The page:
Welcome to our pressbook, our attempt to provide 8th grade science teachers in Iowa a free curriculum targeted at the new Iowa Science Standards based on real-world, evidence-based, Iowa-based science. Teachers and students are presented with interesting phenomena, like cell phone usage, concussions in sports, and how Iowa’s land has changed over time. Students will be guided through an introductory lesson on the topic, then are encouraged to explore deeper into areas of their own interest. Additionally, these lessons are designed to allow students to gather their own data, use place-based education, local and real sources of data and aren’t cookie cutter, guess what’s in my teachers head games. This is designed with the learner first!
These new Iowa Standards were adopted in August 2015, but don’t exactly follow the Next Generation Science Standards. This was fueled by public feedback; a team of people listened to and determined that Iowa would be better served by aligning the middle school portion of NGSS into grade specific areas instead of a broad band. A primary reason for this was the transient nature of students today. Here is Standard Review Team Report that takes you through the process of how this was determined (particularly pages 21 – 32: Appendix 2).
The official rollout date was a four year adoption with implementation starting fall 2019. We have put this together as a live, active document, open to feedback and improvement, as a tool for you to use. In addition to being free, we are also interested in assessing how it truly impacts student learning. If you’d be interested in having your students learning assessed, please let us know. Currently, we are looking to pilot bundle 5 and 6 in classrooms to measure their impact.
Now, lets talk about the framework of the book. It is divided into 6 “bundles”. Each unit utilizes multiple standards through the usage of a real-world phenomena. In essence, you can view each bundle as a new chapter, or, in teacher speak, a new topic to teach. Each topic/chapter consists of a standard outline that may adjust slightly by the unique challenges of each unit. In general they go like this:
Tier 1: This is the start of each unit that is done by the whole group. It typically includes an introductory video from a real-world scientist and is designed to get kids engaged in the topic at hand. These initial tiers are set up for the whole class to get into a new phenomena, and so spark their interest in the topic.
Tier 2: This section is a more focused exploration into a topic. In most chapters there are multiple tier 2 options available, giving teachers and students a lot of flexibility. In essence, a teacher could choose to have the whole class work together on any tier 2 bundle. However, teachers may also differentiate and allow students to explore areas of interest.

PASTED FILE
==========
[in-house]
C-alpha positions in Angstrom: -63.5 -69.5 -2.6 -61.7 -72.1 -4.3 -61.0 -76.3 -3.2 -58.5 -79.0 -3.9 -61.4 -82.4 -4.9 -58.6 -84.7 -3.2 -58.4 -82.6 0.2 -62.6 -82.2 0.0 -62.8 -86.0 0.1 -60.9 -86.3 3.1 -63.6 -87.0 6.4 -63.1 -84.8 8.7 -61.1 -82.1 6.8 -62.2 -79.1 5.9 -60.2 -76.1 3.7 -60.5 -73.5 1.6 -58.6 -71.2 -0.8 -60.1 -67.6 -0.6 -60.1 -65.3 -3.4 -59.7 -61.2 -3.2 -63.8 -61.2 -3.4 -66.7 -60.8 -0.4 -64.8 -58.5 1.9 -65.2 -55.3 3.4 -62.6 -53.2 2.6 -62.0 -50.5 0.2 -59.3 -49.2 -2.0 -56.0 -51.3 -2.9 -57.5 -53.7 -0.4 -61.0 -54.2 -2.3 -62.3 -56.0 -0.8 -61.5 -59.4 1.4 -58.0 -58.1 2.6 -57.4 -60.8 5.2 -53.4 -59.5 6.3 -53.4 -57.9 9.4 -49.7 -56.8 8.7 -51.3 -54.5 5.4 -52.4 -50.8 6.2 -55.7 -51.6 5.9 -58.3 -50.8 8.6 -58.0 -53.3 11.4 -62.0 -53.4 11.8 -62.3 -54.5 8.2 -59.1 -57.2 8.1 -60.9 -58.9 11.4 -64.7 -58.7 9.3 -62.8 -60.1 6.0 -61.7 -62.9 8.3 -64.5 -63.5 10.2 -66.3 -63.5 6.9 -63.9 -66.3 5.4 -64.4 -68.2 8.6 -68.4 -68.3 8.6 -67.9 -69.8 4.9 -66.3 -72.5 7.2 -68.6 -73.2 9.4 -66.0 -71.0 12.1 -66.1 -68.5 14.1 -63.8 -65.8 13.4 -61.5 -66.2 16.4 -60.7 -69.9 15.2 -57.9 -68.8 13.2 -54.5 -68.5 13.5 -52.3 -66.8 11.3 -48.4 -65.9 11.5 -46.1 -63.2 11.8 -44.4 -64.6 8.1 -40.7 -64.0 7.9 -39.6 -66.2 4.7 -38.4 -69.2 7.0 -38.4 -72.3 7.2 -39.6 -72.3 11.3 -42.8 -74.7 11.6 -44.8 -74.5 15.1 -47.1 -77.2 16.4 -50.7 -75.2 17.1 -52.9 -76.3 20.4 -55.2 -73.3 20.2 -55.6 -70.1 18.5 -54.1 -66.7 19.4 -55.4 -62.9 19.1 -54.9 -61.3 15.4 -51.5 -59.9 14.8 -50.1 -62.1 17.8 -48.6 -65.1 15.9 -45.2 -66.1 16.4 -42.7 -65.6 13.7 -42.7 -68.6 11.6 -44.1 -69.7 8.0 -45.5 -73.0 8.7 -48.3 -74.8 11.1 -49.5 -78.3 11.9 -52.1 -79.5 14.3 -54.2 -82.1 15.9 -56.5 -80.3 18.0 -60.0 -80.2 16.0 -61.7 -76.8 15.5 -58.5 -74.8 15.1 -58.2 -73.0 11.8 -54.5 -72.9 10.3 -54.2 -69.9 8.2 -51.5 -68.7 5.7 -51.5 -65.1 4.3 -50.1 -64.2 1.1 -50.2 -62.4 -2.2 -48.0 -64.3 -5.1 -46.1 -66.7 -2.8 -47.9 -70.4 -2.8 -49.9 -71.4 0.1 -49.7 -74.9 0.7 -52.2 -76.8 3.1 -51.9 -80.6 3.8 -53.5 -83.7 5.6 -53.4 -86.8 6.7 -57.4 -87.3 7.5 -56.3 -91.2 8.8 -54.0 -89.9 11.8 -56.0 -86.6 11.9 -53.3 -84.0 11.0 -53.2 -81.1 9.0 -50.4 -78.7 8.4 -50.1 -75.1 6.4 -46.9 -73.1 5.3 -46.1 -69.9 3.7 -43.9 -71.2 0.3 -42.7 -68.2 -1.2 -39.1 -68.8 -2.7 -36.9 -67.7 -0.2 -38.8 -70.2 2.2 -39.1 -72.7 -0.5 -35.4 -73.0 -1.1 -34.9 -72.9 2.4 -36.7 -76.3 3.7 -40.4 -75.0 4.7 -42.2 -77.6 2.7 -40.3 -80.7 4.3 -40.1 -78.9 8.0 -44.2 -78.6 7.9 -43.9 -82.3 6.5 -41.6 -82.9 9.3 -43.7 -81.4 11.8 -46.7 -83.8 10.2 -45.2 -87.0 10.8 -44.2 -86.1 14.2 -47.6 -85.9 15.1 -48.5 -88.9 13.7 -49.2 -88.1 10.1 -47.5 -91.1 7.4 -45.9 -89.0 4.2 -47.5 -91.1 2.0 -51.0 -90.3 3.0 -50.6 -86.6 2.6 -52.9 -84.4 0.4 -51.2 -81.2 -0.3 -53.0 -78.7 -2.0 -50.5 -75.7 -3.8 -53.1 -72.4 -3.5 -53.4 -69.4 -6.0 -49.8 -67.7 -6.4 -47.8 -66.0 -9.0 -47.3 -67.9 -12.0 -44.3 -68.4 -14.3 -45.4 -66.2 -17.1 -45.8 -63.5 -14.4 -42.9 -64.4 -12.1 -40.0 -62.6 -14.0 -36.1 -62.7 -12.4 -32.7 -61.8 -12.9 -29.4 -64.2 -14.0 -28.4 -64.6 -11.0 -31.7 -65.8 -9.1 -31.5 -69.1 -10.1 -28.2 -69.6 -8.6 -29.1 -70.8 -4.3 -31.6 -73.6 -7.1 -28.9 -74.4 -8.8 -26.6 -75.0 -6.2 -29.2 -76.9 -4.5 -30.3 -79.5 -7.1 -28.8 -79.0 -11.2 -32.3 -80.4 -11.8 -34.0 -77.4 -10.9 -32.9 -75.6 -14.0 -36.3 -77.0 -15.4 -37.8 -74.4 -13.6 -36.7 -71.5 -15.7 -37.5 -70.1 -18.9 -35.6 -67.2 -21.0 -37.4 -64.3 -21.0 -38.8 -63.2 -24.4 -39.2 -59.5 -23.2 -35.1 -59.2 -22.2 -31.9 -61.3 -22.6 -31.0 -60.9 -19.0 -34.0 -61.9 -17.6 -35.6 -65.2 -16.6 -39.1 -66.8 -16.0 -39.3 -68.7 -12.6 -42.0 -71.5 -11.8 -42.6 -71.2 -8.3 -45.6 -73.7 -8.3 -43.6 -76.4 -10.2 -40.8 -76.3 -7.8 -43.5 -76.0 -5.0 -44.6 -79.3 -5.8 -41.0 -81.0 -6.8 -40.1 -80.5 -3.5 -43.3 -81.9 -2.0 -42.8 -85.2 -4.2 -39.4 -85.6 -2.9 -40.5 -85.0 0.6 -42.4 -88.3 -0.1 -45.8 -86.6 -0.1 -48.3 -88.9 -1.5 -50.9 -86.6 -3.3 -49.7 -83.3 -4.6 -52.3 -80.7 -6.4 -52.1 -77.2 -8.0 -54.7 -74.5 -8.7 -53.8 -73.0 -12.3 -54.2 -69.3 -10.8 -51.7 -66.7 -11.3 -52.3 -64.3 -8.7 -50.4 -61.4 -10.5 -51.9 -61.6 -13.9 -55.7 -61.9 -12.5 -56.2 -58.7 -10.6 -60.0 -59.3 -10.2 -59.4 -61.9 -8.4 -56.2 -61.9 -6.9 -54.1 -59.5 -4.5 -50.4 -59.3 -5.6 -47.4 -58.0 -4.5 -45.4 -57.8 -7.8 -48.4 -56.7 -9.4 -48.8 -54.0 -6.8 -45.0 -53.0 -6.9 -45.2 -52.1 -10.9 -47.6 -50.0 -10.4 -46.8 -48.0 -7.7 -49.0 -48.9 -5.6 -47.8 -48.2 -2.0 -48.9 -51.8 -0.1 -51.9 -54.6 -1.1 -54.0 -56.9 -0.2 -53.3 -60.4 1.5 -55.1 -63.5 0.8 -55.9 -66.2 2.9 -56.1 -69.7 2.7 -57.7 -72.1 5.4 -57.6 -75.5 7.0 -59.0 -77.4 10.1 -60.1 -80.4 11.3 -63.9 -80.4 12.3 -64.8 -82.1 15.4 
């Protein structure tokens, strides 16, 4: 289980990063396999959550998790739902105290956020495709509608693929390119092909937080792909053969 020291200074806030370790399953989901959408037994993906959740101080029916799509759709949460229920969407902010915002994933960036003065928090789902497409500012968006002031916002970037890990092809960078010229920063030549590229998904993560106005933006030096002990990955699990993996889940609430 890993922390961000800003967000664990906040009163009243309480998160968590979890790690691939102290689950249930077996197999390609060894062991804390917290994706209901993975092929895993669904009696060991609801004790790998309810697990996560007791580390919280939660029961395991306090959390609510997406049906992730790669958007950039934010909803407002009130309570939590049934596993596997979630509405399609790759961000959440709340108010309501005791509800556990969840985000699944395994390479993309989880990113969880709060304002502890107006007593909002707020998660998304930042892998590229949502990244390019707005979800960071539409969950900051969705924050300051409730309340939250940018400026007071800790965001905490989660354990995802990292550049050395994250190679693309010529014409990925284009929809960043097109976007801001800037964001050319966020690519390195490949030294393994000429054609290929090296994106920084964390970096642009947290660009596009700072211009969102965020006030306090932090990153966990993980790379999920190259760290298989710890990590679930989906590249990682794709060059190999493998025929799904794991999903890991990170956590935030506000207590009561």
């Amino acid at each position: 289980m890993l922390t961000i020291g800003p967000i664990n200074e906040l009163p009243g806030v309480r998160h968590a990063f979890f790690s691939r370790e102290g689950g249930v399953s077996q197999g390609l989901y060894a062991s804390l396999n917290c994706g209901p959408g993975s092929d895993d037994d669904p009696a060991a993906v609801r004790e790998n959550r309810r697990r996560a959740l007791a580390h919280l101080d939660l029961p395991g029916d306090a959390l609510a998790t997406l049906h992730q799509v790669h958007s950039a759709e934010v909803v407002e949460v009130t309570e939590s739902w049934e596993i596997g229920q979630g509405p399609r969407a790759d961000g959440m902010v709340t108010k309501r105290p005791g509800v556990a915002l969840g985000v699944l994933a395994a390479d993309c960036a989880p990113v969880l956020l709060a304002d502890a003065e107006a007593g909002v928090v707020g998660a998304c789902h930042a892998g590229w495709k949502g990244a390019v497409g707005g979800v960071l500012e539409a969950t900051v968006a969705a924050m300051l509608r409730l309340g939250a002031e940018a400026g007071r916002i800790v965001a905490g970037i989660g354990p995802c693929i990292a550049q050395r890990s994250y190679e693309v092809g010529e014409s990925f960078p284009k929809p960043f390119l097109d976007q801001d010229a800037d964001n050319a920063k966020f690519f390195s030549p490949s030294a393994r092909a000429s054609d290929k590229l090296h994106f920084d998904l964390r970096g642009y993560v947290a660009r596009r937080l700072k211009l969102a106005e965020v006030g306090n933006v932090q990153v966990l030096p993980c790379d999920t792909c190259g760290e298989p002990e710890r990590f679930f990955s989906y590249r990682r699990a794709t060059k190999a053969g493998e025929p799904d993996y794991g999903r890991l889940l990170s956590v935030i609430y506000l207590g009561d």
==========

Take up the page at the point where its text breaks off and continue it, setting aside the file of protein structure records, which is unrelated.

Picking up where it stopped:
Tier 3: Get out of the way and let your kids learn – that’s what this bundle is all about. By the time you’ve gotten to tier 3, students have generated a lot of questions/topics they may be interested in pursuing. We encourage kids to ask relevant questions, use real data and communicate their findings via collaborative work, just like in the real world. Creativity and originality is the name of the game. Let them create videos, write to the local paper, or present to the city council. Sky is the limit! Additionally, we would LOVE to see the learning that occurs, and are trying to find a way to house that information.
Finally, the book has an appendix for additional resources.
We realize that many students may initially struggle with not being given direct answers, words to memorize or doing school how it has always been done. Below is a short interview on inquiry from Dr. Kate Tierney. We really like how she explains that data is critical, that students need to practice using it and understanding it. This little video could be used by you or even viewed by your students, a gateway to having kids talk about how to do real science.
We view this book as your book, with a desire to incorporate feedback into the book to grow into the future. No profit is being made by anyone on this book and it will remain a free resource for you, use it as you will.
Feedback, input, recommendations, new lessons (tiers), ideas and others can be sent to firstname.lastname@example.org.
Finally, we would like to thank CGRER (Center for Global and Regional Environmental Research) for their expertise, financial support, and access to world-class scientists. Without them, this would have always remained a dream. The College of Education, who is always pushing us to strive to improve learning for students. To the team: you are amazing and such wonderful colleagues, truly honored to work with you every day.